In October 1884 as Christian Ackerman Jr. was standing on the platform of a Cider and Sorghum Mill, situated on what is now the intersection of First and. Madison Streets in Morton, he was . hit on the back of his head with a piece of steel when the steam engine furnishing power for the mill exploded. He was fatally in-jured and died three days later . Two other men were also killed due to this explosion.

Because of this fatal accident Mary (Gerber) Ackerman became a widow with six children. John C. the oldest was 15 years old. and Christian S. the youngest was 7 months old. The custom work was discontinued. The dairy herd. and equipment were sold at a public sale. With John C. . the fifteen year old. boy taking much responsibility general farming was continued.

John C. Ackerman married. Eliza Velk on January 21, 1894 and they moved into the older house. A new house had. been built 40 rods south and Mrs . Ackerman: three daughters and. young son Christian S. moved into the new house.

The exact year that John C. started farming for himself by renting the land from his mother is not known. In 1905 he purchased the Ackerman farm from her . Previously he had. purchased 40 acres from Horatio Crosby which was a triangular parcel situated directly across the road on the west side of the Ackerman farm. The extreme southern tip of this parcel was where the, Evans family had started. the trading post in 1831. John C . Ackerman was now an independent farmer living on and farming the land that he owned.

In 1911 the John C. Ackerman family decided to build a more modern house. The old house was places. on rollers and moved. to Morton on a lot in the Moschel and Ackerman Subdivision. It was sold to John Tuffentsamer. It is still owned by his daughter Florence and her husband Howard Eertmoed who are presently living in it. The location is 520 North Second Avenue at the corner of Harrison Street. The large cement block house was then built at a cost of $7000.00. The first rural electric line in Morton was built to serve this new farm house which was completely modern with electric lights, running water and hot water heat . During construction the John C. Ackermans lived in the other house on the farm with his two sisters, Anna M. and Sarah, who were the only ones remaining in that house. Some time after completion of the block home this house was also moved to town on a lot in the Moschel and Ackerman Subdivision. The present address of this is 528 N. Main Street. Anna M. (better known as Tanta) and~ Sarah lived here for the reminder of their lives and it was then sold to Carl Feller who still lives there.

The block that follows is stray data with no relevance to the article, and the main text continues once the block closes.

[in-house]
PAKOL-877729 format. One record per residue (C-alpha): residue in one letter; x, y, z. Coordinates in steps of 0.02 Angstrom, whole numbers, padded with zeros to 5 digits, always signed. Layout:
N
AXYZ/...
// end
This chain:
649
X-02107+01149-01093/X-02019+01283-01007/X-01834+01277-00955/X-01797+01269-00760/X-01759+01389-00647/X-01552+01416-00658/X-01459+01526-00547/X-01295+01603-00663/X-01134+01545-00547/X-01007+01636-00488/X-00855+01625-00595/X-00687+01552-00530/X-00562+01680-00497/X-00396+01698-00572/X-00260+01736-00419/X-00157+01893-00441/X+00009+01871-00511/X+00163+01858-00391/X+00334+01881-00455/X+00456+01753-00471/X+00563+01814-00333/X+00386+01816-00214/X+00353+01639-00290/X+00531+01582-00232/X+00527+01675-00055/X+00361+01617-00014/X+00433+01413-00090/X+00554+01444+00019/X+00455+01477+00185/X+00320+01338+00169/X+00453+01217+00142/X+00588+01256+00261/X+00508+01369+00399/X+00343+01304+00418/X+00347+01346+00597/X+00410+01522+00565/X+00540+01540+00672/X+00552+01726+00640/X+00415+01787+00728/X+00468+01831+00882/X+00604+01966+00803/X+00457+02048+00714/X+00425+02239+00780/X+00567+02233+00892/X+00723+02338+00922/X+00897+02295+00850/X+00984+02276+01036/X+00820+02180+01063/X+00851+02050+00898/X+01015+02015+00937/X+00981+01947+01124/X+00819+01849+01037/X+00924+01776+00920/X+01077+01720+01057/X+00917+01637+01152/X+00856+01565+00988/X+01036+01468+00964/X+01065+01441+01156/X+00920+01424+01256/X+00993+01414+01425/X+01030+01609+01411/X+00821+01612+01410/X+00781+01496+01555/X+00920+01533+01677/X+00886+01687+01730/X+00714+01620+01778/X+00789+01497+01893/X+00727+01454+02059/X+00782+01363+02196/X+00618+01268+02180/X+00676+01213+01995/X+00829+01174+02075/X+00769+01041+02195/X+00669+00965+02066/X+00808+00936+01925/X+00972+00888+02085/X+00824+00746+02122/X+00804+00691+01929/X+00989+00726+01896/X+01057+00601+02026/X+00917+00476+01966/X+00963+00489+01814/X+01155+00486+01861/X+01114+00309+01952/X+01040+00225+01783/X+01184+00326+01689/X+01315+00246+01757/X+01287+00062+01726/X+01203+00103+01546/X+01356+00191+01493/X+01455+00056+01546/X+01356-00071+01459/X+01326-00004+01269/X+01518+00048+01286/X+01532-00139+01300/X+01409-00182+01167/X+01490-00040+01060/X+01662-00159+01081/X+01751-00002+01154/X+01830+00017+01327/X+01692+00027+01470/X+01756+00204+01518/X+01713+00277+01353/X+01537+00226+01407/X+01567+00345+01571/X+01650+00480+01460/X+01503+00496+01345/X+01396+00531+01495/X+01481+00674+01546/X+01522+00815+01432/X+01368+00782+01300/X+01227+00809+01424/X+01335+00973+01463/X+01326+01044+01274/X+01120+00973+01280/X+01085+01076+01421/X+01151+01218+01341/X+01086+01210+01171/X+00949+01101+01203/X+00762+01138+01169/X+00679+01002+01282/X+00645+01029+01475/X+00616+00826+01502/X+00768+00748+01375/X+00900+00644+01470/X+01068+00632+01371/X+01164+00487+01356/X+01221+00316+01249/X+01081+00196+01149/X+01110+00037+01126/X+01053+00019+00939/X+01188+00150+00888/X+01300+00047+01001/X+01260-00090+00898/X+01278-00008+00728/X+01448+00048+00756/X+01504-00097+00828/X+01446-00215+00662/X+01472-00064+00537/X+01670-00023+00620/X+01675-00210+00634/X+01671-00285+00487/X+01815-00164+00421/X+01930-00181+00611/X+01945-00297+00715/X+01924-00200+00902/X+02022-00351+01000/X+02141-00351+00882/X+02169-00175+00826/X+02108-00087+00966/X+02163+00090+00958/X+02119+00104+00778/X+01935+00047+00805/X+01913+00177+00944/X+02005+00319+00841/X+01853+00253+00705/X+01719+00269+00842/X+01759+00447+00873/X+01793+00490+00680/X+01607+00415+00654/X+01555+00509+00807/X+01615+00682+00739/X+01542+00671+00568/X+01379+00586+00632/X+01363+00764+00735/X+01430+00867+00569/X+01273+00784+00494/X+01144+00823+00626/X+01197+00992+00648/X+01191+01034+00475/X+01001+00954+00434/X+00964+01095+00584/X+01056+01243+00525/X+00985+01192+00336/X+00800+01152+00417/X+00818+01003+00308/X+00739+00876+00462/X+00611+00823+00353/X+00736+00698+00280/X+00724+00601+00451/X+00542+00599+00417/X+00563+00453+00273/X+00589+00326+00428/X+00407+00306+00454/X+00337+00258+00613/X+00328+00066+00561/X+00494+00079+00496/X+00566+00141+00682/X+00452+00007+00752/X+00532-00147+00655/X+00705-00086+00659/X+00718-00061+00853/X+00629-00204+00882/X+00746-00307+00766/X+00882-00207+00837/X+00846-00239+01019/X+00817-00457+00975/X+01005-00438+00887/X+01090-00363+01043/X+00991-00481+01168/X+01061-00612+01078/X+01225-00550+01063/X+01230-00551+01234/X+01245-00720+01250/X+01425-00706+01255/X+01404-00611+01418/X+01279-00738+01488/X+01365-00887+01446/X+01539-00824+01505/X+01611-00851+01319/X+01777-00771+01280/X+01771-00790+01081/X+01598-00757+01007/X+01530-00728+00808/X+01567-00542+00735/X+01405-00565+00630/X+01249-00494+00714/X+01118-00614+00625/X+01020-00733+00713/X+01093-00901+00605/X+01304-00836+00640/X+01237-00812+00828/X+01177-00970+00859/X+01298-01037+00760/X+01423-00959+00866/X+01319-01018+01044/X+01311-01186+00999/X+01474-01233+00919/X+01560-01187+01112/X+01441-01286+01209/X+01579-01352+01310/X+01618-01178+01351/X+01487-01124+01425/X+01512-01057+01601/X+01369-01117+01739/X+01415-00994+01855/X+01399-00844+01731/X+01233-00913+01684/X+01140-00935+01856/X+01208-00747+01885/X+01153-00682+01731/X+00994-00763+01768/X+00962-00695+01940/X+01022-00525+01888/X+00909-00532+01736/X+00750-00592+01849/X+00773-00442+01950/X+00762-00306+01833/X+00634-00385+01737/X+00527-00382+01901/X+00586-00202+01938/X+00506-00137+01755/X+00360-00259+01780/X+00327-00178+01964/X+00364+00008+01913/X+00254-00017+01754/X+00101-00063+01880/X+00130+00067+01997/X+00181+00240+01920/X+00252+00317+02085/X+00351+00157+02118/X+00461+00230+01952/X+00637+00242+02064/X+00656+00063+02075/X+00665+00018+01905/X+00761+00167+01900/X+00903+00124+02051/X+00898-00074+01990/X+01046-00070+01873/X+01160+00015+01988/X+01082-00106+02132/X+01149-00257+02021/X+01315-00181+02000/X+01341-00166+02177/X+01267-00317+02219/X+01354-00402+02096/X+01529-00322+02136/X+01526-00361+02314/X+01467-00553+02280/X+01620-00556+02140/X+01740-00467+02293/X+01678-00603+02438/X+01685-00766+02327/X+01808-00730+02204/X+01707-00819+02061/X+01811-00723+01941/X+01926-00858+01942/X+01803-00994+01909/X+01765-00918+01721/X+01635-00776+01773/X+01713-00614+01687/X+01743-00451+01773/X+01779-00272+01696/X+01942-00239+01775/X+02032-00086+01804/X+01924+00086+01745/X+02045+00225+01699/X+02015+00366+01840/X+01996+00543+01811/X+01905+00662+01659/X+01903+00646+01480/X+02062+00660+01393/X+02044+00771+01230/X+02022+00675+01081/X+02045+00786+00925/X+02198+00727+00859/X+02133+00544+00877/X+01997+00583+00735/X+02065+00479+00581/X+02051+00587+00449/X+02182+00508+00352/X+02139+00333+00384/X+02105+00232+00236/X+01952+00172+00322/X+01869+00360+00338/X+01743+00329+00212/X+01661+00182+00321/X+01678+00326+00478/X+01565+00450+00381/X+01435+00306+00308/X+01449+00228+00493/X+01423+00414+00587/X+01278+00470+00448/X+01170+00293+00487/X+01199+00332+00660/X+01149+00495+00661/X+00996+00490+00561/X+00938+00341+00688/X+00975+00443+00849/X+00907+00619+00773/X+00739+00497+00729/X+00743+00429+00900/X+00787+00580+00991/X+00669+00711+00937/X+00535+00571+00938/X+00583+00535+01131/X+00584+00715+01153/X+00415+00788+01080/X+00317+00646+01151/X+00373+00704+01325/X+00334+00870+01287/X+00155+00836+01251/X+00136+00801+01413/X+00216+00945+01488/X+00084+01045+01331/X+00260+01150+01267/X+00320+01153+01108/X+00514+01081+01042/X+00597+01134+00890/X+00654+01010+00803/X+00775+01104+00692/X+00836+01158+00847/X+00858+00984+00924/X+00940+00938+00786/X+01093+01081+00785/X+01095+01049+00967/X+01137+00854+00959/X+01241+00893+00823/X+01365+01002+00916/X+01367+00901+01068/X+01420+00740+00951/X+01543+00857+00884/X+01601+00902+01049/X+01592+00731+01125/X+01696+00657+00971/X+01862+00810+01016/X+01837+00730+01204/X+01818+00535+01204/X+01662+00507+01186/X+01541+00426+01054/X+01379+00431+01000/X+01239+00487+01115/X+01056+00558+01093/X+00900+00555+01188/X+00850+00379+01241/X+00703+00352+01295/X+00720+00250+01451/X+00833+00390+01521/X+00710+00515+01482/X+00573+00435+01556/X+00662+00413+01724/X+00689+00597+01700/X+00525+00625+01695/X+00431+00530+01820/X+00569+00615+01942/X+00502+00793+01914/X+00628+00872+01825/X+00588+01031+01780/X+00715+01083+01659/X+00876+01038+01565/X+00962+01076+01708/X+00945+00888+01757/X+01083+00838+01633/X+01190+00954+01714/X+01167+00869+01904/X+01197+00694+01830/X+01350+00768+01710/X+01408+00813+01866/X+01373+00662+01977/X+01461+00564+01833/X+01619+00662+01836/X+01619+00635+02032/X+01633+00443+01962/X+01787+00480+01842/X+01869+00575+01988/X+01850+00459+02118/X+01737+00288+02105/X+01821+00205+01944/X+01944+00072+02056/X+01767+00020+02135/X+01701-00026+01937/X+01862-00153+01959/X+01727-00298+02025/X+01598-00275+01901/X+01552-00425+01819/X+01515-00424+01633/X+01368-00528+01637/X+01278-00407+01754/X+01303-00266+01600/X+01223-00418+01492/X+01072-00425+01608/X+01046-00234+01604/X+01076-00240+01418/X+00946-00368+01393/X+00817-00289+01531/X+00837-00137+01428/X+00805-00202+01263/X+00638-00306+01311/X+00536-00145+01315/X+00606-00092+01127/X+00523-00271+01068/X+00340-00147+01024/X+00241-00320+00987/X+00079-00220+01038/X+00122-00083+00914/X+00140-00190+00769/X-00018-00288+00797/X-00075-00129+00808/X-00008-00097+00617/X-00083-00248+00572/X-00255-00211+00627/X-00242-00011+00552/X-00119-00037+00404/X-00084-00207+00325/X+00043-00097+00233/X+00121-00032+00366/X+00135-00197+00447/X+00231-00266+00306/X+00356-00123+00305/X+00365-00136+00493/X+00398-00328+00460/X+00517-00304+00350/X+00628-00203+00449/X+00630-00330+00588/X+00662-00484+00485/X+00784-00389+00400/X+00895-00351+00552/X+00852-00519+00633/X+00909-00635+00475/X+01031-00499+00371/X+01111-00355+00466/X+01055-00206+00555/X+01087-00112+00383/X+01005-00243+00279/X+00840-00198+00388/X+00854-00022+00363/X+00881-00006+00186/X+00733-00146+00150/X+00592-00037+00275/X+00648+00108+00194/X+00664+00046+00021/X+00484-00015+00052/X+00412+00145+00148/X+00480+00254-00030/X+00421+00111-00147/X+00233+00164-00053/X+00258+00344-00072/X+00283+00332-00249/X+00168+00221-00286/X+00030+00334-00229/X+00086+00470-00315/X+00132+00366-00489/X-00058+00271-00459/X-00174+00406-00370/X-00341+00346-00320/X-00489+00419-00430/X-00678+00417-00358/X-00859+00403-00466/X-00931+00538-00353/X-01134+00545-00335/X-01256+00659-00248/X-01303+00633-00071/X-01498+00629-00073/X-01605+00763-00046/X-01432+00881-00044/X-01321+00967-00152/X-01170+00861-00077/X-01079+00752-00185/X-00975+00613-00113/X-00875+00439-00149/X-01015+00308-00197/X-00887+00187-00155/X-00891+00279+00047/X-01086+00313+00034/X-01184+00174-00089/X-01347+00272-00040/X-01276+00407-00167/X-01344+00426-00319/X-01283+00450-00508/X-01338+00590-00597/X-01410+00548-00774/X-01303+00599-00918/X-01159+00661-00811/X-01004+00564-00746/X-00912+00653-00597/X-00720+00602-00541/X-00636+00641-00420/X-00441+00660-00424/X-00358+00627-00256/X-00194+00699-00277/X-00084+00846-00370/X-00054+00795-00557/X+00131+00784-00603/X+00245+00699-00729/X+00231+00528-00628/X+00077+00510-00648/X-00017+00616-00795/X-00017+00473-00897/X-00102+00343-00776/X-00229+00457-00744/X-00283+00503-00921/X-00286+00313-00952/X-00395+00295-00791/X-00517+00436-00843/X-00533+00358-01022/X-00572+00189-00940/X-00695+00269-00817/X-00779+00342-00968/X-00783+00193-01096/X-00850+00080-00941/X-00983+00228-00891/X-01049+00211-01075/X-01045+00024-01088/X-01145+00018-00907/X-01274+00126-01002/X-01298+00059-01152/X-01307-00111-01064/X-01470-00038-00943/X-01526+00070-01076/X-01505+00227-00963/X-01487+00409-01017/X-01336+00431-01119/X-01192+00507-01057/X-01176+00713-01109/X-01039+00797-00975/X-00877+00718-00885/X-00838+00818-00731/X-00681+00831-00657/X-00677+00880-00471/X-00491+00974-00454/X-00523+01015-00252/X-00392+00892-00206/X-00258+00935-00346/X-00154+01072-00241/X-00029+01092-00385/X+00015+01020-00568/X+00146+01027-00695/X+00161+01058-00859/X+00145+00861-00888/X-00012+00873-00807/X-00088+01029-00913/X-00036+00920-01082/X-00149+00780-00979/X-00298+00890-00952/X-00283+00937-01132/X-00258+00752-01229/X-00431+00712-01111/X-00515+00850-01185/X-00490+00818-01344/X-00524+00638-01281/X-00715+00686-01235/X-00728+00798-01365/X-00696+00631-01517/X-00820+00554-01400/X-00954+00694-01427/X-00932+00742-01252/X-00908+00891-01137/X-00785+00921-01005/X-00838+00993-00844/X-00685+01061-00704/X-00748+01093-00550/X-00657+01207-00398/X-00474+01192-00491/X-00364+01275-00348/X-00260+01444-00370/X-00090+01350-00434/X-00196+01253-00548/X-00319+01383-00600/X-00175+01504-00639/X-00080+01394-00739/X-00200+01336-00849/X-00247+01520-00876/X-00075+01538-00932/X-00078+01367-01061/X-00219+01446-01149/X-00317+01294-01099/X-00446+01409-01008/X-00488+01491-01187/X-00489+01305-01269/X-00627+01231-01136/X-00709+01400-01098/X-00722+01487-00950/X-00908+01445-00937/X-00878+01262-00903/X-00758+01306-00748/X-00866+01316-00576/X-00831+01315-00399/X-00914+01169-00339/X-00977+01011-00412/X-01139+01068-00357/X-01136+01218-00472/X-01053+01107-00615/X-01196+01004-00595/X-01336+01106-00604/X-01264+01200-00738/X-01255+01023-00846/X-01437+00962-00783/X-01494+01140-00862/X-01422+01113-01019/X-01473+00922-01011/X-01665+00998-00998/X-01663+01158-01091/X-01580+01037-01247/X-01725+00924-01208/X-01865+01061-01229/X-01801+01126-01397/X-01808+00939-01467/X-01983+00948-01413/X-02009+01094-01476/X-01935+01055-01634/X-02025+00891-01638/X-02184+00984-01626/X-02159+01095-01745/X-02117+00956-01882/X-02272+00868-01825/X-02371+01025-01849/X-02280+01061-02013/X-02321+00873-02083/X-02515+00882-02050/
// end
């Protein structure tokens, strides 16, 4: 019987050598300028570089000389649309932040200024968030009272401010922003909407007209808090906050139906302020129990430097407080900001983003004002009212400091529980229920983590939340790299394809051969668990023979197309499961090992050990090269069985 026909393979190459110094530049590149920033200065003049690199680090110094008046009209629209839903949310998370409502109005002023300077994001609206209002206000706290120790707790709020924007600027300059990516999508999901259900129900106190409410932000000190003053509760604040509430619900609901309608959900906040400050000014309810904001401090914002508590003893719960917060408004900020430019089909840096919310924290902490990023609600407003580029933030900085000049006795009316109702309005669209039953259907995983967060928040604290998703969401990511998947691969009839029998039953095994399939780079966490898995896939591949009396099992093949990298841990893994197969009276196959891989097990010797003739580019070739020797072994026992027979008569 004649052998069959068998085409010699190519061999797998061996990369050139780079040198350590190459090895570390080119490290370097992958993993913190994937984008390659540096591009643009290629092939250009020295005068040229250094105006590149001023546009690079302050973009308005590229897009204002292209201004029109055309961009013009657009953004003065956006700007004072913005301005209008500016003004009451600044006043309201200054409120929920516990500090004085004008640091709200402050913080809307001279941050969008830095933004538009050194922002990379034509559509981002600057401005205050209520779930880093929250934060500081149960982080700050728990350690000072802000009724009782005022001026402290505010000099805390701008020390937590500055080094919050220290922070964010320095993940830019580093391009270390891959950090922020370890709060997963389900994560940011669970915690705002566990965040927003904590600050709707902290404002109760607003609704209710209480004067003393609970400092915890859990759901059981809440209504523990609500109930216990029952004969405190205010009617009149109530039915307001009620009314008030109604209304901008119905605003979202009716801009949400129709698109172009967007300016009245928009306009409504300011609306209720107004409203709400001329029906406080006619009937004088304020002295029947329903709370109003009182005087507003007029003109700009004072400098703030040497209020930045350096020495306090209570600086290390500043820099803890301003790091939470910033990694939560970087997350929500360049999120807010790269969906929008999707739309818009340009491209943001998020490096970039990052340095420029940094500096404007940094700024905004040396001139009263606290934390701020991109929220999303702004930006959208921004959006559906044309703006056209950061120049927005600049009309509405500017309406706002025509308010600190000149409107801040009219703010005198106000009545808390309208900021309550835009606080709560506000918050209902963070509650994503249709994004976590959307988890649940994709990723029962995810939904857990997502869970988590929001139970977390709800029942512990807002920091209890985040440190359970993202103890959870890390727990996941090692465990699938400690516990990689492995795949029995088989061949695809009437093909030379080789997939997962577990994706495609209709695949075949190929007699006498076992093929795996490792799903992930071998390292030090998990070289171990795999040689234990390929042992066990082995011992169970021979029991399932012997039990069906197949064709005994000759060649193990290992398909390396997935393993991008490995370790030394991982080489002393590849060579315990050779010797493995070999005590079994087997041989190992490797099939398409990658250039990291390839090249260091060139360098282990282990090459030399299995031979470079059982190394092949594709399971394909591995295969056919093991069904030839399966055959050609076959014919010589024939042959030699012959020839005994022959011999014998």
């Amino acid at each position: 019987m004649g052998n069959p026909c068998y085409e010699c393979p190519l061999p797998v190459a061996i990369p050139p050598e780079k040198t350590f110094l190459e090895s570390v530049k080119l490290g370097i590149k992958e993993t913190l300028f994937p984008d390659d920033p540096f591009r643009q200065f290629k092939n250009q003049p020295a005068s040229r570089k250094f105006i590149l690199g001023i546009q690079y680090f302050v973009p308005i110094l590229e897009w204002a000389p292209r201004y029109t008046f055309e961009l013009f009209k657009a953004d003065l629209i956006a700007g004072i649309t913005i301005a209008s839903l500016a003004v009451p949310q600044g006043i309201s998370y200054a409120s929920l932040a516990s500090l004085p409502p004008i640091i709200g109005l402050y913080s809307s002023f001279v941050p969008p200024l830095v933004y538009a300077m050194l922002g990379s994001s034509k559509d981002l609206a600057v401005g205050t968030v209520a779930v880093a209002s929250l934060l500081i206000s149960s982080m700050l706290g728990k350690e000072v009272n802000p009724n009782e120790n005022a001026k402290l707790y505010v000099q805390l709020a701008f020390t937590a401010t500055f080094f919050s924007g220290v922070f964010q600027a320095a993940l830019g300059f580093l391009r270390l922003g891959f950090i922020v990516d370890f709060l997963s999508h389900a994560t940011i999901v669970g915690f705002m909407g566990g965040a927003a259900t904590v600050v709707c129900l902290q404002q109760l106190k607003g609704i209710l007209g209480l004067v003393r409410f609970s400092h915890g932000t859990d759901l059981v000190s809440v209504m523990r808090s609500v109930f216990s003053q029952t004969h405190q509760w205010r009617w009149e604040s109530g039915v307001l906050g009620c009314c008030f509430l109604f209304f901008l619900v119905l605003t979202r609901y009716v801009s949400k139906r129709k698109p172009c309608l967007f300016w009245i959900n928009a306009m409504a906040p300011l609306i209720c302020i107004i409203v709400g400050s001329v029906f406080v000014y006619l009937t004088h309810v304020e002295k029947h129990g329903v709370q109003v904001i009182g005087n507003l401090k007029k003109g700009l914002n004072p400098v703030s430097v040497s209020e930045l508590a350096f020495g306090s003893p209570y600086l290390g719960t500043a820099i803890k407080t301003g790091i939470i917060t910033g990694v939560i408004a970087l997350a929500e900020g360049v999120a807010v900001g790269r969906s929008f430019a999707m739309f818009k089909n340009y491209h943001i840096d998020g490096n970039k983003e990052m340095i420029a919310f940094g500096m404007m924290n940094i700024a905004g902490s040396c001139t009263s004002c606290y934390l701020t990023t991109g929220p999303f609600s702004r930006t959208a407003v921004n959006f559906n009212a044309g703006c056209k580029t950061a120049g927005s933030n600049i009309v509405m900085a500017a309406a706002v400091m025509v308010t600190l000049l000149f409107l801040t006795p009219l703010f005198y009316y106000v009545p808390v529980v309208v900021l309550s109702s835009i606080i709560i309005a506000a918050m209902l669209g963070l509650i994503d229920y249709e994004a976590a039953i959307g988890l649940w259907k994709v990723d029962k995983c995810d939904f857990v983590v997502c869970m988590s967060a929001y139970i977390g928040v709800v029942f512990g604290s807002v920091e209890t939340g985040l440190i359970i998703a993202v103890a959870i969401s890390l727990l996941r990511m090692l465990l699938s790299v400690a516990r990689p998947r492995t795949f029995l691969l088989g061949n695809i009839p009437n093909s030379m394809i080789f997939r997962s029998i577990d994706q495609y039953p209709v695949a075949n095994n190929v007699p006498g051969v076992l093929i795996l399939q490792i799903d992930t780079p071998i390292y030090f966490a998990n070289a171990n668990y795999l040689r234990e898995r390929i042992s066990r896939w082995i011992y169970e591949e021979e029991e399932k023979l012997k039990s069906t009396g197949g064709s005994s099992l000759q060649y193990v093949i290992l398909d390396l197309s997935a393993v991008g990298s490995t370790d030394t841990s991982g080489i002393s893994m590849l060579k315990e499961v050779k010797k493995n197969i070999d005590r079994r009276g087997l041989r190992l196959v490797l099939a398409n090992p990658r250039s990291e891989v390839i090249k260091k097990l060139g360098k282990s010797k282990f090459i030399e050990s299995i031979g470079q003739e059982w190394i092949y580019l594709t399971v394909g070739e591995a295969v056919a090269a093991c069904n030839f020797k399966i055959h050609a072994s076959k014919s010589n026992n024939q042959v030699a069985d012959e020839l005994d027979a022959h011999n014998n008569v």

In the 1920 ‘s 80 acres of land situated directly North of the

Ackerman farm were purchased from Mr. and Mrs. John Gerber. The

Gerbers had purchased the land from the heirs of Uriah Crosby who

had received title to it during the term of Martin Van Buren as


John C . Ackerman was a farmer but was civic minded and interested in the growth of Morton. In 1903 he and William Moschel purchased a 40 acre tract to be subdivided, and. it was added to the Village of Norton as the Moschel and Ackerman Addition. Mr. Moschel paid for a portion of this by himself, donating it to the School District, and it was here that the first Morton High School was built. In the early 1950’s the new High School was erected on its present location on Illinois Street. The old. building was then .used as a Junior High School. Eventually it was torn down and after several additions the Morton Junior High School is still at this location on Jackson Street.

In the early 1900? John C. Ackerman made weekly trips to Peoria with a spring wagon pulled by a team of horses . He had a regular route where he sold dairy products and produce from his farm. When the Franklin Street Bridge across the Illinois river was first built it was a toll bridge for many years. At midnight the bridge would be closed and would open again at 6:00 o ‘clock in the morning. Eventually it was made a free bridge and, he was there at 6: 00 AM waiting for it to open so he could cross and. make his deliveries . He was the first person to cross the free bridge.

The John C. Ackerman family lived and farmed here until 1928 The eight children attended Crandall School, a one room country . school that their father and. grandfather had attended. In addition the two children of George Ackerman also attended this school. Three generations served. on the school board with George Ackerman being a member when the one room country schools were closed and. were consolidated with the Morton Elementary School District. After closing the one room country schools were sold. at public auction. The Crandall School being located on the 80 acres that were purchased from the Gerber family in the 1920’s was bought by the Ackerman family. Later the building was removed and the land became a part of the farm.

In 1928 George, a son, married Corinne Knapp and. they moved

into the large cement block farm house and took over the farming operation . John C., his wife, four daughters and youngest son

moved into a new house on North Main Street in Morton. George and Corinne did the farming. When their son John C. "Jay" returned from Army Service in 1959, George and Corinne moved into a home at 216 S. Louisiana Avenue in Morton. John C. "Jay" and his wife Joann (Rhoades) Ackerman took over the farming operation and still live there and operate the farm.

In 1951 at the death of John C. Ackerman ownership of the farm was retained by his eight children. In 1959 the State of Illinois purchased a right-of-way for Interstate Route 1-74. Eighteen acres of land were taken for right of way purposes. Ground. for fill to be used in construction of the highway was also purchased, and now a spring fed. lake serves as a private recreation spot for the Ackermans. In 1978 the 80 acres purchased from John Gerber plus the 22 acre triangular portion containing the lake were sold to John C. "Jay" and Joann (Rhoades) Ackerman .